The restaurant chain's leadership team then communicated the revised artifacts to employees with a renewed emphasis on the mission.

Not surprisingly, service quality improved once employees had a consistent understanding of what outstanding service should be.


Where a Customer Service Vision Fits In

In customer-focused companies, the most important cultural artifact is a customer service vision.

A customer service vision is a shared definition of outstanding service that guides all employees' actions when it comes to serving customers.

What if your company already has some pretty important artifacts?

When my clients face this challenge, I usually suggest two options. Option one is to make one of your existing artifacts do double-duty as the customer service vision.

In many companies, the organization's mission, vision, or values is also the customer service vision. There's no need to add yet another statement to the mix!

For example, take a look at REI's mission statement:

At REI, we inspire, educate and outfit for a lifetime of outdoor adventure and stewardship.

This is why the company exists (hence, the mission), but it also paints a clear picture of what type of service employees should strive to provide. Go visit an REI location today and you'll almost certainly find enthusiastic retail associates who will try to help you enjoy the outdoors!

In some cases, none of my clients' existing cultural artifacts are particularly inspiring. (They decide this, not me.) That's when I suggest a second option: replace one of your existing artifacts with the new vision.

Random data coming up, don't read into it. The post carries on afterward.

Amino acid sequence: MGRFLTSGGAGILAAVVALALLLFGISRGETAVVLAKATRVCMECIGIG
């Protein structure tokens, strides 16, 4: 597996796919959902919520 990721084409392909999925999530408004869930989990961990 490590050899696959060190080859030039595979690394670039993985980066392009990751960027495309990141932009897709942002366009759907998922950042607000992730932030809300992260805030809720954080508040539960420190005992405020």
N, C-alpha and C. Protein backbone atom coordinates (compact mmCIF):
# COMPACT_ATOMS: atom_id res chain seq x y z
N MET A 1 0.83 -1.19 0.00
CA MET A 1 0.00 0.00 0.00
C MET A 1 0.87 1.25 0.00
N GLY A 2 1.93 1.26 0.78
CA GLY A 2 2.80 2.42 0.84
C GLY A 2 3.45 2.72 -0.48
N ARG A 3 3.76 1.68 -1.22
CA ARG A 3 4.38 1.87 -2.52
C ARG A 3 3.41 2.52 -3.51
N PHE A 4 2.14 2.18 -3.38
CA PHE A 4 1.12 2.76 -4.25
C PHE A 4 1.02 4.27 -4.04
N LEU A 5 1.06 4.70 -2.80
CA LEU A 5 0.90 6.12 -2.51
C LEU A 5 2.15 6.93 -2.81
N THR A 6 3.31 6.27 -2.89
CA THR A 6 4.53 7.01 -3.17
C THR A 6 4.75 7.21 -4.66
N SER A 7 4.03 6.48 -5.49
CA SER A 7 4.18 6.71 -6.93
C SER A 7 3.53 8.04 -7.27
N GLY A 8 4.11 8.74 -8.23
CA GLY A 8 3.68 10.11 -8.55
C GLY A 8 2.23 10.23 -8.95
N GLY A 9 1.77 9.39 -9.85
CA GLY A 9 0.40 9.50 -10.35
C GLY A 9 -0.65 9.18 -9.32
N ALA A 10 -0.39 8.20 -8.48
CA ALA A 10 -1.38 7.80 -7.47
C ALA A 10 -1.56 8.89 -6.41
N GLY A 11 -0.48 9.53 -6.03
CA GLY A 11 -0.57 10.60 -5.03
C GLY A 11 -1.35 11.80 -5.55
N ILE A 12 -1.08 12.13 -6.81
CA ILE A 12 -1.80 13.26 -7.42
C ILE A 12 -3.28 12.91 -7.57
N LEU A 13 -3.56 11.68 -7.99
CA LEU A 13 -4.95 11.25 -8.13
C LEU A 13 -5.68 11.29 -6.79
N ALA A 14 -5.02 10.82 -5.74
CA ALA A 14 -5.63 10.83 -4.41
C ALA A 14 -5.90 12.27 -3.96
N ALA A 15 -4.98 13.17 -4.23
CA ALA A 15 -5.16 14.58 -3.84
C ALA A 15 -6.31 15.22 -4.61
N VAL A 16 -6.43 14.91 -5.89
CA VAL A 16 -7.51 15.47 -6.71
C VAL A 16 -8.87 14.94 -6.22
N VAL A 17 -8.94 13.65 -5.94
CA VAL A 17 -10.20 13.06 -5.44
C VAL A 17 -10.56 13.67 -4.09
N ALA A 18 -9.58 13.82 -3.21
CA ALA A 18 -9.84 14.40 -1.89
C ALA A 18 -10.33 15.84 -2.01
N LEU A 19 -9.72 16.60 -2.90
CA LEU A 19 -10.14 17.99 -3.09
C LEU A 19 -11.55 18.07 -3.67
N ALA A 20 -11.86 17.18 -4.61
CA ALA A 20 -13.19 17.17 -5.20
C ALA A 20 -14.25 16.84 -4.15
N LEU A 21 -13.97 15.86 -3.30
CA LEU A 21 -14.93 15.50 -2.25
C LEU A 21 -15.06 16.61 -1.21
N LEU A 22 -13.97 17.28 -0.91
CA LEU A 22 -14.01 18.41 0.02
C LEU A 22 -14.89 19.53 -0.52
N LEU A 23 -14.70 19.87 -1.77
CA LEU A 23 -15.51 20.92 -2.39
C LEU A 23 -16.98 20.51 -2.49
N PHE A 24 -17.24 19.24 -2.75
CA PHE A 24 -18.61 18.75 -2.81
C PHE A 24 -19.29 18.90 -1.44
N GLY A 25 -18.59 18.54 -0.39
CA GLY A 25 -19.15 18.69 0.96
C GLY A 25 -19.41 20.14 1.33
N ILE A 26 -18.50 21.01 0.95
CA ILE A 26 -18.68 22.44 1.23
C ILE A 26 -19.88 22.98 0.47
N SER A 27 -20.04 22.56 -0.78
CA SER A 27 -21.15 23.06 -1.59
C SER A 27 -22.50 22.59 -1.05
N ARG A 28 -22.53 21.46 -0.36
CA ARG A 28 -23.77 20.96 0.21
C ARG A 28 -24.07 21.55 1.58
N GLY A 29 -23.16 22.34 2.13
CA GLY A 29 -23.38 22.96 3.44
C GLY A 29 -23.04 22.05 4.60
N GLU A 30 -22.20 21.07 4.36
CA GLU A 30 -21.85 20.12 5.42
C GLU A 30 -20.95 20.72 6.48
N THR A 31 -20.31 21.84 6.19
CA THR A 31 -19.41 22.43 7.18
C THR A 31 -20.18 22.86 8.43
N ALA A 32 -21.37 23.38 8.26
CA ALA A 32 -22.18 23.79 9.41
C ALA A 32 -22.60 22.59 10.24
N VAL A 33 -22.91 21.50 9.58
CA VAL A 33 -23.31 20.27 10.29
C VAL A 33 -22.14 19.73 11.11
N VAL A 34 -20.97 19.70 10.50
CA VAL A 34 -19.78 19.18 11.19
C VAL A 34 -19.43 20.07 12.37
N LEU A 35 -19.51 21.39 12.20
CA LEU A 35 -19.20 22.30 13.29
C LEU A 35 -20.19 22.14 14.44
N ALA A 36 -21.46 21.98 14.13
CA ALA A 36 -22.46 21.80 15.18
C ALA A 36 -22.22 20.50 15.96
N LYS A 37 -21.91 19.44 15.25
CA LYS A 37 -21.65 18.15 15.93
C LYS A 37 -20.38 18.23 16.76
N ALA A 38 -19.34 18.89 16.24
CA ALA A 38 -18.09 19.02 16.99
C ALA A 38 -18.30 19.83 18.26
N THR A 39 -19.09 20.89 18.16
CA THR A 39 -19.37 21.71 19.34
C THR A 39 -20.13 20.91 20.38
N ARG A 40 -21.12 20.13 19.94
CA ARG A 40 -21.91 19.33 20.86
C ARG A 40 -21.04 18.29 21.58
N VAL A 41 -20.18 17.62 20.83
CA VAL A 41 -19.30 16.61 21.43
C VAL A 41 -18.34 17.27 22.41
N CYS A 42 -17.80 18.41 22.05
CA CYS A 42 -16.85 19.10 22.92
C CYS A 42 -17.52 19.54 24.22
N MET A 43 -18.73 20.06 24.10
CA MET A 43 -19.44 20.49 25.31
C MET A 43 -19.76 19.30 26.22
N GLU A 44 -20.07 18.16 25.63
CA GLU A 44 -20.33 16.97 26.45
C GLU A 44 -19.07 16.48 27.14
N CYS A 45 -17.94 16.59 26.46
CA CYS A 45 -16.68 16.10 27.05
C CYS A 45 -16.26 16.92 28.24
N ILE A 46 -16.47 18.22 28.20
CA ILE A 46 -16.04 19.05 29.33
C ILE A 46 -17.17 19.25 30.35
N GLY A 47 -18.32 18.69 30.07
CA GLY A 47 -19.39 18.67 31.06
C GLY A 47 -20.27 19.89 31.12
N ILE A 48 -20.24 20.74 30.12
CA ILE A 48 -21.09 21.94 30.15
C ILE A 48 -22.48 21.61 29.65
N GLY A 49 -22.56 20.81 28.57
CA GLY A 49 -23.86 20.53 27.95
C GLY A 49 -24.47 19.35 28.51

I recently helped a client do this and it was amazing how much the new vision energized employees.


Take the Three Question Test

Here's an easy way to tell if a cultural artifact is actually relevant.

Select one of your cultural artifacts (mission, vision, values, motto, tagline, etc.). Talk to a random sample of employees and ask them three questions about that artifact:

  1. What is it?
  2. What does it mean?
  3. How does it guide the work that you do?

You can tell the artifact has virtually no meaning if employees aren't aware of it or can't give consistent or clear answers to those questions.

In customer-focused companies, every employee can give a consistent answer to the three questions when asked about the customer service vision.

You can learn more about customer service visions and how to create one here.